Local lawmakers react to tentative deal on Measure 110 changes

By on Monday, February 26th, 2024 in More Top Stories Northeastern Oregon News

SALEM — State lawmakers from Eastern Oregon are weighing in on a new tentative deal reached between Democrats and Republicans on how much to recriminalize possession of small amounts of drugs.

The announcement came last week after the parties were in closed-door talks about how much to change Measure 110.

The agreement involves modifying the Democratic-proposed bill. Initially, Democrats suggested making possession the least serious misdemeanor, but Republicans argued it wasn’t sufficient. The compromise now establishes a new unclassified misdemeanor.

Senate Republican Leader Tim Knopp said it’s a win for Oregonians.

“That is what we were wanting to do from the very beginning, is to make sure that we had a policy that actually worked for Oregonians to get people off the streets that are doing drugs and into treatment,” he said.

Senate Democratic Leader Kate Lieber said the goal is not jail time.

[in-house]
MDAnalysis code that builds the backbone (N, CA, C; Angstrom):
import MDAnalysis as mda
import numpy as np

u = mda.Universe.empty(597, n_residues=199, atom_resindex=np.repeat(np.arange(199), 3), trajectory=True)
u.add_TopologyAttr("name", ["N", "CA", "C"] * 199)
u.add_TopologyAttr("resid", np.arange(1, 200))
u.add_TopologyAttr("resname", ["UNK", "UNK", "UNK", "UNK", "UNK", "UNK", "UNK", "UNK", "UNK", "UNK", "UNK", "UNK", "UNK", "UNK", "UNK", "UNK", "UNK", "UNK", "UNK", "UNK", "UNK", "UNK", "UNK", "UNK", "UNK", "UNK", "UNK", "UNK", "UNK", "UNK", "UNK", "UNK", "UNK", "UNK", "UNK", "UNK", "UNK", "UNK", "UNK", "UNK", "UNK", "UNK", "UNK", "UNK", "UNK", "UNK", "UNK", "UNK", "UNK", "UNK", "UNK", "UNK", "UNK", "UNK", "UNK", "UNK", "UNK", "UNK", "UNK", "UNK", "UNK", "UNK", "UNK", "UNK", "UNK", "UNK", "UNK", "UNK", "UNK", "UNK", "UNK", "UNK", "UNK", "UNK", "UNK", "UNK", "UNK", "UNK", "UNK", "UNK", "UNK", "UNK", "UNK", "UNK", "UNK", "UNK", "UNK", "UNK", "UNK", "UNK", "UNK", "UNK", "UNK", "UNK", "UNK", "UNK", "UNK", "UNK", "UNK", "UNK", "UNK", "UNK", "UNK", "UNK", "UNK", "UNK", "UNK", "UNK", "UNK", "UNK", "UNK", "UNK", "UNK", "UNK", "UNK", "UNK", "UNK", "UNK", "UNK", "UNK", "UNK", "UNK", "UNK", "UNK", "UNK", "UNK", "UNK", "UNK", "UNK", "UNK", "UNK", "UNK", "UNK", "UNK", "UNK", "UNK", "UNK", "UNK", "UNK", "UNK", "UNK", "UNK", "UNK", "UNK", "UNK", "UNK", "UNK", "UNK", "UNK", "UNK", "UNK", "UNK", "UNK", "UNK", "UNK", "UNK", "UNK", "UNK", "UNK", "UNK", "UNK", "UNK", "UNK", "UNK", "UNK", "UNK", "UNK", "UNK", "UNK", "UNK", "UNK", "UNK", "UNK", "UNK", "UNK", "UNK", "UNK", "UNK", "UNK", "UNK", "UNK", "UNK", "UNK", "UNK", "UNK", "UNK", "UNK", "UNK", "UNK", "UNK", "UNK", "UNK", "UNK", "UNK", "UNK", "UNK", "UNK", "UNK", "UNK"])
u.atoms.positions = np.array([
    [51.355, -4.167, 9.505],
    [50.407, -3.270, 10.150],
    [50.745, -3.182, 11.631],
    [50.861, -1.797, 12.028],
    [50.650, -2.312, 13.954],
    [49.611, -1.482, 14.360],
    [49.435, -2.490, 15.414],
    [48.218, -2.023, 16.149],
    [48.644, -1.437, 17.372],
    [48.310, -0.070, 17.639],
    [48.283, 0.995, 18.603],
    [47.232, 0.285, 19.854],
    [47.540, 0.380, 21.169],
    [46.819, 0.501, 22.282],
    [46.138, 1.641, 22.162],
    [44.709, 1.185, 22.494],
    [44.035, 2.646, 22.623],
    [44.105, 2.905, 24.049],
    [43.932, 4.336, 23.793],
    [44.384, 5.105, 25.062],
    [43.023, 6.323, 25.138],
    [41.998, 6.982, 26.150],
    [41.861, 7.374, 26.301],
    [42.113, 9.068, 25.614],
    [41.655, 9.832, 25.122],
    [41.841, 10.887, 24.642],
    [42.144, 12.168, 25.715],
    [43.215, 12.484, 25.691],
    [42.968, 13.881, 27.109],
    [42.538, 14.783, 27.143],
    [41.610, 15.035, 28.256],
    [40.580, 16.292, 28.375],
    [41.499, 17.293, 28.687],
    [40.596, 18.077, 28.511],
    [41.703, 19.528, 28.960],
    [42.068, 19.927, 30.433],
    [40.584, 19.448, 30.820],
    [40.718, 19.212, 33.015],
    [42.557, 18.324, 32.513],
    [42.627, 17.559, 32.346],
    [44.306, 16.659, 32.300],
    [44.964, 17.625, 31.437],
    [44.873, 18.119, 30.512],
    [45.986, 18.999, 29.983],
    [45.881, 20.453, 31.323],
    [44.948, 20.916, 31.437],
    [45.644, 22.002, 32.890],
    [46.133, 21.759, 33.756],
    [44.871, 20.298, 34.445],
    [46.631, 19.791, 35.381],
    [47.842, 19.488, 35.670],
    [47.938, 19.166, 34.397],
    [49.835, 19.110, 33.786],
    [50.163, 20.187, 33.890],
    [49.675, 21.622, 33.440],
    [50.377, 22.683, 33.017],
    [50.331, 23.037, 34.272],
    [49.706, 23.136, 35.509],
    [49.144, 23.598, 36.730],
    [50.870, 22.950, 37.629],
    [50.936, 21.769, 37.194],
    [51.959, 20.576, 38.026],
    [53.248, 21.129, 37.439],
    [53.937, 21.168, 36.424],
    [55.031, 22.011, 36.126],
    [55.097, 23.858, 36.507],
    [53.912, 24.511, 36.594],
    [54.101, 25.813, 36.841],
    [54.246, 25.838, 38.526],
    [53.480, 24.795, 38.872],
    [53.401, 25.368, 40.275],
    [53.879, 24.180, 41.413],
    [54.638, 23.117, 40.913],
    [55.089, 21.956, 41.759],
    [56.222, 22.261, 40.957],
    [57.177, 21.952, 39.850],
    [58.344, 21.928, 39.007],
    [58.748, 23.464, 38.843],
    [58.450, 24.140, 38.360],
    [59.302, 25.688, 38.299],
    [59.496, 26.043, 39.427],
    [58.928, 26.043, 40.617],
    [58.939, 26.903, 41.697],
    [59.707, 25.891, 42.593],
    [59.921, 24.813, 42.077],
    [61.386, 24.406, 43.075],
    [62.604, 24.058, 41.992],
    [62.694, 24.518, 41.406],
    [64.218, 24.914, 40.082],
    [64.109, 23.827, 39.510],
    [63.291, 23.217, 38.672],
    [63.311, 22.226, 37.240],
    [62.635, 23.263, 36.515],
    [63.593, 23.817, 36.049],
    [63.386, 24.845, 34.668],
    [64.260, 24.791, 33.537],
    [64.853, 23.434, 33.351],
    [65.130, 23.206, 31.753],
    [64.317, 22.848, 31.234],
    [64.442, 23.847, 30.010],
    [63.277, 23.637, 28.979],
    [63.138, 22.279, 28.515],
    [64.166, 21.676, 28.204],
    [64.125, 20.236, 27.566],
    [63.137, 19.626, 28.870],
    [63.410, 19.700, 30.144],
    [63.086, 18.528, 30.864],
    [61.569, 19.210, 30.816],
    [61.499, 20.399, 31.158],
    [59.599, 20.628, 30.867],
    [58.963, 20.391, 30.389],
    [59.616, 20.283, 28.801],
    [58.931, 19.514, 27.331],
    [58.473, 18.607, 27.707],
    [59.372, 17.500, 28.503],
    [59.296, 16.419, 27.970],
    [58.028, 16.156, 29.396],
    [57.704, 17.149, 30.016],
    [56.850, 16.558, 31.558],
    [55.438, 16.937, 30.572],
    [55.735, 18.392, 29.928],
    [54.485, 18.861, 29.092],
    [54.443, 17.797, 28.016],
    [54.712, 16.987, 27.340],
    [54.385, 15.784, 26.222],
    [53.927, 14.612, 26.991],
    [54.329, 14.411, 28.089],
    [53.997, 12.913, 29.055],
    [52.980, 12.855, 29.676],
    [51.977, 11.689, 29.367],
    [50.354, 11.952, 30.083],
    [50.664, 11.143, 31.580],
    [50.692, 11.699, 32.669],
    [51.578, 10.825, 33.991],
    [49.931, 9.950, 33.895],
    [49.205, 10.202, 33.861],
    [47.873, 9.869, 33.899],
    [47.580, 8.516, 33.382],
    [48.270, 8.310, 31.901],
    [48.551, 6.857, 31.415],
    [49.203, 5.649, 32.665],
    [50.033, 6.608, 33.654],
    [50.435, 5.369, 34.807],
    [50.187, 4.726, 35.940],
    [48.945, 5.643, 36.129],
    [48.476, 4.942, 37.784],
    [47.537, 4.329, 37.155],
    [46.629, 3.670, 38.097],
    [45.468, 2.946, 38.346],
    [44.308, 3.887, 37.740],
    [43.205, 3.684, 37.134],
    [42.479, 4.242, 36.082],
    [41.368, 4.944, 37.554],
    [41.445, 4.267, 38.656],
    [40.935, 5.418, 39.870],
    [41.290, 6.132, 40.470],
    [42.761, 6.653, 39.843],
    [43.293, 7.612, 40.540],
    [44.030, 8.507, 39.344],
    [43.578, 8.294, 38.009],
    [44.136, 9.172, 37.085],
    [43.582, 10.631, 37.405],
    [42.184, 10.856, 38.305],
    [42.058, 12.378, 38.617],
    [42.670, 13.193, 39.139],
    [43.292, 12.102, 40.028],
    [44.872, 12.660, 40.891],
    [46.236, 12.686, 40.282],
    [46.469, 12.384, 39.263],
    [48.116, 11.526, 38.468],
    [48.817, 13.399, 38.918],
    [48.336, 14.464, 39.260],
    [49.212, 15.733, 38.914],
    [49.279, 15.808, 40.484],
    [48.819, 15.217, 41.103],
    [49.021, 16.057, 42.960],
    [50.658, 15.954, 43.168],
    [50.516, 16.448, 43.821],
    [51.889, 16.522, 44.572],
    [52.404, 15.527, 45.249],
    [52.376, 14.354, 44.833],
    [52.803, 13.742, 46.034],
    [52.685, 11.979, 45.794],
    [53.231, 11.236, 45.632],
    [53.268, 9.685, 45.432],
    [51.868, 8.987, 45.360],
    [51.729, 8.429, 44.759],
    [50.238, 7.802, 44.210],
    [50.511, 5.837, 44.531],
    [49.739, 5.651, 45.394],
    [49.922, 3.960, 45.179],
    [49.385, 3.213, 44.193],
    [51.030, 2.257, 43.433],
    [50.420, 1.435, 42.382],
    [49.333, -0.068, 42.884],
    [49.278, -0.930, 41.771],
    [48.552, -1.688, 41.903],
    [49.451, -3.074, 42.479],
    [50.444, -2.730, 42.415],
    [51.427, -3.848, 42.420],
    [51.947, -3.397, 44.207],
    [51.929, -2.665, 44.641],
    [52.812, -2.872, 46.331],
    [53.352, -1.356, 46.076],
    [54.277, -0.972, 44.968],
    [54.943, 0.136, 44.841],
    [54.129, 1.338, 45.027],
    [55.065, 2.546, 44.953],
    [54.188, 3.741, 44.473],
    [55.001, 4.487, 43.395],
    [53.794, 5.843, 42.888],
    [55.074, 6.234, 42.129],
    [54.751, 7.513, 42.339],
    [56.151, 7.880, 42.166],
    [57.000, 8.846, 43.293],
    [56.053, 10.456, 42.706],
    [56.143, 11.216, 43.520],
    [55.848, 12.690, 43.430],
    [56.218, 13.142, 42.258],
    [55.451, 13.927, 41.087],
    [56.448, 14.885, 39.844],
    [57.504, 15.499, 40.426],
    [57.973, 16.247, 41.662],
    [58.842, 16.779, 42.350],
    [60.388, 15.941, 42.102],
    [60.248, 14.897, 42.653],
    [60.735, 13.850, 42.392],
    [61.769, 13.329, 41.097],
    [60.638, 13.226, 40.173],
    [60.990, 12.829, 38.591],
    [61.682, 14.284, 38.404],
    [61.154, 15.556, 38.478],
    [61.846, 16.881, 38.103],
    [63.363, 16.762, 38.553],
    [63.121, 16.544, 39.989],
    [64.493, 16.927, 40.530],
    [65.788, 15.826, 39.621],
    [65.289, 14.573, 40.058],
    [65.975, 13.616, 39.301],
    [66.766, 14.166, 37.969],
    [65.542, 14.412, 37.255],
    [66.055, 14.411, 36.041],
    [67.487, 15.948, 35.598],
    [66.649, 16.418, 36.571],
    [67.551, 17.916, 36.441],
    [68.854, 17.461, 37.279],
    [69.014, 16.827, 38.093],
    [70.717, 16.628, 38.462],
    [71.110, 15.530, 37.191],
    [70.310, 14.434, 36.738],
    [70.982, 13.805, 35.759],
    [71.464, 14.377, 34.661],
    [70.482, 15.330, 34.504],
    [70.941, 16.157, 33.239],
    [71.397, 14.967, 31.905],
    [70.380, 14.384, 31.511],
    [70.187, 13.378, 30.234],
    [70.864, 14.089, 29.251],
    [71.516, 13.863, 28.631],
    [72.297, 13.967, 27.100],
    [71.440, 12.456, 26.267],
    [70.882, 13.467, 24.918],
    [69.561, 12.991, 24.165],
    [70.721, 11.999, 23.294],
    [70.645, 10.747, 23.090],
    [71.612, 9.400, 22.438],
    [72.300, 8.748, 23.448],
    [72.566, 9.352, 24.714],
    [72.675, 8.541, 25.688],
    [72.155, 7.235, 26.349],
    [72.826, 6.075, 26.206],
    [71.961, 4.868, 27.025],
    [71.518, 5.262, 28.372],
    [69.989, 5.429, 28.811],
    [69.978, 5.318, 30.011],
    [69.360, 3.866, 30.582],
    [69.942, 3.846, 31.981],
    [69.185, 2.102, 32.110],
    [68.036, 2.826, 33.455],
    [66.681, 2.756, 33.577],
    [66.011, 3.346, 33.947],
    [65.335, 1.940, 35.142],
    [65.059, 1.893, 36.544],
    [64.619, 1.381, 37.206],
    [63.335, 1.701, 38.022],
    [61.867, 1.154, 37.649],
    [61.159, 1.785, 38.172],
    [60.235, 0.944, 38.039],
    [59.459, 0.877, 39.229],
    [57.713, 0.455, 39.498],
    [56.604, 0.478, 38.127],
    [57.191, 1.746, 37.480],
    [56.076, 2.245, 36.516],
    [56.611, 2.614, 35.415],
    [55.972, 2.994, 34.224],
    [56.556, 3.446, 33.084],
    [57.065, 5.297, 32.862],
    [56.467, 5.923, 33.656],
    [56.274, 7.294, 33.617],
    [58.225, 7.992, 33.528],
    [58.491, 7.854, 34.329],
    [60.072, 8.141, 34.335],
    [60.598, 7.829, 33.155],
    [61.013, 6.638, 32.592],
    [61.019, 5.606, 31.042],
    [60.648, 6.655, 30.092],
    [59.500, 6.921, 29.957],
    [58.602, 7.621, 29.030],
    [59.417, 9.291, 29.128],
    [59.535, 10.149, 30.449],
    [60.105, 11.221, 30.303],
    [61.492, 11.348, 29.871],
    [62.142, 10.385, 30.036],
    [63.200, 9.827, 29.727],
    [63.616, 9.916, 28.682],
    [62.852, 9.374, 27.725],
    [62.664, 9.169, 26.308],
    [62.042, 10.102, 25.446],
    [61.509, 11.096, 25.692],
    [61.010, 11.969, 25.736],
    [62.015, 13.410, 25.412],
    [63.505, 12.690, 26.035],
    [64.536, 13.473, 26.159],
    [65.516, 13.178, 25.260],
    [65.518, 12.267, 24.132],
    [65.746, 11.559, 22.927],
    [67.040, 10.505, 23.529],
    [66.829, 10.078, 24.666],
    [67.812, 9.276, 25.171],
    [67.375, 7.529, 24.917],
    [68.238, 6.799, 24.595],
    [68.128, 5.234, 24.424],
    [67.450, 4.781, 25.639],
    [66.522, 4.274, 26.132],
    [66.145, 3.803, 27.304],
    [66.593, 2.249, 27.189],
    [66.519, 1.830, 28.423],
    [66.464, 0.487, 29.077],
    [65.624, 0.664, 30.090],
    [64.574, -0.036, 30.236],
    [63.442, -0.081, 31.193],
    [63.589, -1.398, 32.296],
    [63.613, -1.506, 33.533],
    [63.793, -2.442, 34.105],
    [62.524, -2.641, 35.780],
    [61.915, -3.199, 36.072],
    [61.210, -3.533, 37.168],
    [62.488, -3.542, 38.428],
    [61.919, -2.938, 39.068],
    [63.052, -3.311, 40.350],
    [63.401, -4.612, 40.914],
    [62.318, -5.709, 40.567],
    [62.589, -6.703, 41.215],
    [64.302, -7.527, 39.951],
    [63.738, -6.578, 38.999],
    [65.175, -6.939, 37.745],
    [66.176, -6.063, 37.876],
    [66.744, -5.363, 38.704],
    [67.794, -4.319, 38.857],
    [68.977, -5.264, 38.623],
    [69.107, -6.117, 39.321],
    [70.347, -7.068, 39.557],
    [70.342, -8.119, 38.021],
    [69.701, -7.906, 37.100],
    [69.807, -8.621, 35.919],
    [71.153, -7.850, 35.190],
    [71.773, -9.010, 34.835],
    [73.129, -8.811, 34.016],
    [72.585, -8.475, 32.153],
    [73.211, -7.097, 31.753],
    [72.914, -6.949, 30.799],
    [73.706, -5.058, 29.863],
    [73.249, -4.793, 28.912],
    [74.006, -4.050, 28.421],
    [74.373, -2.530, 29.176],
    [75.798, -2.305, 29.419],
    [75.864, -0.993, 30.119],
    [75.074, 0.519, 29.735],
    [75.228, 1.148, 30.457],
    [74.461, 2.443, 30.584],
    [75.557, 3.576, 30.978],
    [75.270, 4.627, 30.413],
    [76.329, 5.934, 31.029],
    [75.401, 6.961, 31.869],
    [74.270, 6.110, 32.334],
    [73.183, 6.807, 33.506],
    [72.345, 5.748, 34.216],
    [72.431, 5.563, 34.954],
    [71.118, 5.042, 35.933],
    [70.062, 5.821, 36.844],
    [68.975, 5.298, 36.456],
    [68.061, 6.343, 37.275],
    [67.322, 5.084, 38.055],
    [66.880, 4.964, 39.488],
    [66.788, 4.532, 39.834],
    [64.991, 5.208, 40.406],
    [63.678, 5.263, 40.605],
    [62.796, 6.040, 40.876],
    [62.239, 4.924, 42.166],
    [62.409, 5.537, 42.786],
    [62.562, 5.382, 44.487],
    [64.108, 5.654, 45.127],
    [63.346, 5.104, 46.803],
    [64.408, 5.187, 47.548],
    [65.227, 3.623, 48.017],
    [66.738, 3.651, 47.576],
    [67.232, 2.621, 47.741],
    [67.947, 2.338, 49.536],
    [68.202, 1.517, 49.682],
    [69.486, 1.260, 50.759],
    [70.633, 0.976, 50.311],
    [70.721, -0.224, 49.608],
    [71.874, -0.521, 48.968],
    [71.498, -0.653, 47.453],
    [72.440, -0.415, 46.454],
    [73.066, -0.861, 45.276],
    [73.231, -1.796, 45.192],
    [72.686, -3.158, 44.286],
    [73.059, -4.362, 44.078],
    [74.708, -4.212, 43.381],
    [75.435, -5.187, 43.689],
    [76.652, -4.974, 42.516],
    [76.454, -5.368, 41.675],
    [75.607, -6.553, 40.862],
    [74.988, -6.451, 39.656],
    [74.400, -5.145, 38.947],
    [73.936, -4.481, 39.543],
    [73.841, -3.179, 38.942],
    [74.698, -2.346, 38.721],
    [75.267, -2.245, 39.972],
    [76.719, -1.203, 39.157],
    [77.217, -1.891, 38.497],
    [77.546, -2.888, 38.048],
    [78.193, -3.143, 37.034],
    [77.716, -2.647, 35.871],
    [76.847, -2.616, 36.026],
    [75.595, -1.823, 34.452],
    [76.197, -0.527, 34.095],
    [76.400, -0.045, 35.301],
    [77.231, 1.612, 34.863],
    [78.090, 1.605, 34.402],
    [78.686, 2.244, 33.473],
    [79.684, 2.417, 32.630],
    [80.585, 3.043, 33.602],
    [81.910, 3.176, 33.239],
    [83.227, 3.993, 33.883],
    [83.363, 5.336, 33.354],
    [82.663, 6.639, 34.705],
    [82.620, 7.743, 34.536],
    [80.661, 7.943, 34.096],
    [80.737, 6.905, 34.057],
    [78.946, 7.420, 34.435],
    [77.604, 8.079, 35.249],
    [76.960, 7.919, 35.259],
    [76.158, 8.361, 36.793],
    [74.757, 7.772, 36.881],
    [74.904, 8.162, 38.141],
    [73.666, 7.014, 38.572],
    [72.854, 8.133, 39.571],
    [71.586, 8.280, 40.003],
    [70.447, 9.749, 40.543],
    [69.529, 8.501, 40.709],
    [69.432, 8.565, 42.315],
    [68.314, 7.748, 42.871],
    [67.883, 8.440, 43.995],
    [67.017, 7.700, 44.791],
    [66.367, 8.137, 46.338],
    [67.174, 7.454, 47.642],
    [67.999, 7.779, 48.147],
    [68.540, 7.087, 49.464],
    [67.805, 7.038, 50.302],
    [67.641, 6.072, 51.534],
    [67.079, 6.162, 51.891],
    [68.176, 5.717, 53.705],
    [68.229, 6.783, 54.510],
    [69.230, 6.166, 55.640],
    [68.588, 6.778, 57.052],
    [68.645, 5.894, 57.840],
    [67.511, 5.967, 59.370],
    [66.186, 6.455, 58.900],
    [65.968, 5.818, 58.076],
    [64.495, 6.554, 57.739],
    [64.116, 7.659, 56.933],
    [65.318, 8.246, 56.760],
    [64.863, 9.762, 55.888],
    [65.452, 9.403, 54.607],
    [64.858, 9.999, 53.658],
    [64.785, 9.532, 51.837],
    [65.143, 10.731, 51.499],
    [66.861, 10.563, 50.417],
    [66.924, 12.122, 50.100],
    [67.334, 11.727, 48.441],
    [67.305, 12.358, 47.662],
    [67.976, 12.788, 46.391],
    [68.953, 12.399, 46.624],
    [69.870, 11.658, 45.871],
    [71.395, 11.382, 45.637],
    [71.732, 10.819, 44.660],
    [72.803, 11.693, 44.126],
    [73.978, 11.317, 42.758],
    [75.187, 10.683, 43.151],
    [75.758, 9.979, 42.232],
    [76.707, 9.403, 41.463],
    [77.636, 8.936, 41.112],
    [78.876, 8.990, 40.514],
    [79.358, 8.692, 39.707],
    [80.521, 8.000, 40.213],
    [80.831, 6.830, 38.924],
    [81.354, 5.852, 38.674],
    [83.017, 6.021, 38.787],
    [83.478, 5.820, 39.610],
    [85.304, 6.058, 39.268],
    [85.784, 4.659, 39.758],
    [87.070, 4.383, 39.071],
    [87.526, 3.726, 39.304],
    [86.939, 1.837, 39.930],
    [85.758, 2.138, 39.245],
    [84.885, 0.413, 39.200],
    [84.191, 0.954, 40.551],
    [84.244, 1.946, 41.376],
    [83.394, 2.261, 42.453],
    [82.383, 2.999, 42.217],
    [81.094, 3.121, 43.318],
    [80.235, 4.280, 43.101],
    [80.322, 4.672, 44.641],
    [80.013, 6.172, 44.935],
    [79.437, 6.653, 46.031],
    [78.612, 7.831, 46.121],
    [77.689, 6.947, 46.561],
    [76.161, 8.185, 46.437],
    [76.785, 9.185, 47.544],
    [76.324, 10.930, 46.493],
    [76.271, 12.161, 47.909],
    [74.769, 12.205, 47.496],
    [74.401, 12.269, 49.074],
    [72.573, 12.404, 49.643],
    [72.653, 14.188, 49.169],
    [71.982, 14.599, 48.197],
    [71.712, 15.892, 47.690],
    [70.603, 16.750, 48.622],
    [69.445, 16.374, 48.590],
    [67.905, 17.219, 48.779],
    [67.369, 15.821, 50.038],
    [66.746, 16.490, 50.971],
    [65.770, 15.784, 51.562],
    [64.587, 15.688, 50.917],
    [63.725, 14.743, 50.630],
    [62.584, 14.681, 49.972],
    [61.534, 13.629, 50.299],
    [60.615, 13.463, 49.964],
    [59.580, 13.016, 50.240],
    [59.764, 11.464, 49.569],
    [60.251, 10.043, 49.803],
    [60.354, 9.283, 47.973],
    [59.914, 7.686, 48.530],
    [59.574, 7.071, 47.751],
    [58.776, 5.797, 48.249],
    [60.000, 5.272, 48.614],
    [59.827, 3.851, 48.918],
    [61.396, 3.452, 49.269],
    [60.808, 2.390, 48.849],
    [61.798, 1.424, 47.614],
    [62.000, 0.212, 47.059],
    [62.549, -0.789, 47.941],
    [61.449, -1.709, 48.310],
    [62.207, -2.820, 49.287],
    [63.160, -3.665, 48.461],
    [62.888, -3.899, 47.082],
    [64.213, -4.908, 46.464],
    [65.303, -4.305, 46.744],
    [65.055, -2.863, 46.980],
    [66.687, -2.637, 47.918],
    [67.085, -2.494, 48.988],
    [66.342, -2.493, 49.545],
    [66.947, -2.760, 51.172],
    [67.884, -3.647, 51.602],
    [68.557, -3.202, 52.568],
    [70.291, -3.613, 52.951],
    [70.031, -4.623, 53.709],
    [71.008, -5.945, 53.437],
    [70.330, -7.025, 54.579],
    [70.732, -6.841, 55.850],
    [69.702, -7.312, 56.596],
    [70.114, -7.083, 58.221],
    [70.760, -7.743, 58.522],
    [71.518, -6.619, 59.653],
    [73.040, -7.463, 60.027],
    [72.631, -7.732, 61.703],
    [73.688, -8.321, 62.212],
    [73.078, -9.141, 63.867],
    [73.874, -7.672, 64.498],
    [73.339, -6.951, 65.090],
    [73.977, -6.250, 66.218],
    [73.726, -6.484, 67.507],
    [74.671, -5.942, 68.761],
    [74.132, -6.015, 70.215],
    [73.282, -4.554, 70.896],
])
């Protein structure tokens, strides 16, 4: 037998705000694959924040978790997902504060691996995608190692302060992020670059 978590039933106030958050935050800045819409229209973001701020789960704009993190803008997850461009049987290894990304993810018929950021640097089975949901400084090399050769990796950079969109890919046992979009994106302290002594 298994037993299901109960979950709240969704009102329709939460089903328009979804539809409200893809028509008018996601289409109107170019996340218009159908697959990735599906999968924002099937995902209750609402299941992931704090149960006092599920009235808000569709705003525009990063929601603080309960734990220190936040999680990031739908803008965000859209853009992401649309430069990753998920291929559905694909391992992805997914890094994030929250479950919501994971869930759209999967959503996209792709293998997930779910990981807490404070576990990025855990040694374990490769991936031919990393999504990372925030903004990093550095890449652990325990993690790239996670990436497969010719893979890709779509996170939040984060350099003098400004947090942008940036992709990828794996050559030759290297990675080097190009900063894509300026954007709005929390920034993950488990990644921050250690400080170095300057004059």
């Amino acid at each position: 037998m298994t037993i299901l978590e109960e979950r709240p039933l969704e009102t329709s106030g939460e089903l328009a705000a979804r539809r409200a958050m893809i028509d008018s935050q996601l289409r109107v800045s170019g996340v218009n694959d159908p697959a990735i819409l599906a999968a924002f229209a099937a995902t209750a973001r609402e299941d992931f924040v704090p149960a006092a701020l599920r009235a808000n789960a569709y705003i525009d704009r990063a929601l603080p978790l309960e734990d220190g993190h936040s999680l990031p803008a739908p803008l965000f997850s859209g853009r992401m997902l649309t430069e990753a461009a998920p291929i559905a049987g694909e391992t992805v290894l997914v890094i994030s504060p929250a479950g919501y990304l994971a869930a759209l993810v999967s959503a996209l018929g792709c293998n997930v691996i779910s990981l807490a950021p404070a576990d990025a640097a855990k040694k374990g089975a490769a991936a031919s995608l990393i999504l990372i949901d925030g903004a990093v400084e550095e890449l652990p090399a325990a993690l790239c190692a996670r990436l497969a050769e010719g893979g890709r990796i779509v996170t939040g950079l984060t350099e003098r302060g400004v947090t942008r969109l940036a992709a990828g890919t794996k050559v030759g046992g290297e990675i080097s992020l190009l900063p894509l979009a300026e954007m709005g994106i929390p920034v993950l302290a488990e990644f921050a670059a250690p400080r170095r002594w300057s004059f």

“There are offramps in the system before anybody is going to go to jail that is going to offramp them into treatments,” she said.

The parties were at odds over how much to recriminalize possession of small amounts of drugs.

The disagreement centered on the degree of recriminalization for possessing small amounts of drugs. At the beginning of the legislative session, Democrats proposed a bill designating it as a class C misdemeanor, offering diversion through treatment before booking into jail. Republicans sought the most serious misdemeanor charge, with diversion only after booking into jail.

Here is what the two parties settled on.

  • A new type of misdemeanor that previously didn’t exist in Oregon.
  • Upon sentencing, a judge would have to offer probation with no jail time, but if that’s violated, the offender could face anywhere between on to six months in jail;
  • And pre-jail diversion will only be offered in some counties that opt in.

If the bill passes, the new misdemeanor takes effect on Sept. 1.

Senator Lynn Findley, who represents Senate District 30 that encompasses all of Baker, Crook, Grant, Harney, Lake, and Malheur Counties, and parts of Deschutes & Jefferson Counties says that even if a deal is close, there’s still a lot of work to be done.

“The fact is that we have to re-stand up in most counties in rural Oregon, the parole and probation functions called community corrections. Most of those have been decimated by funding that has just gone away. So that has to be done,” says Findley. “The deflection has to be appropriate to the person. You know, there has to be some prevention measures. So they’re wanting to work with us and we want to work with them. So I think we’ll get there.”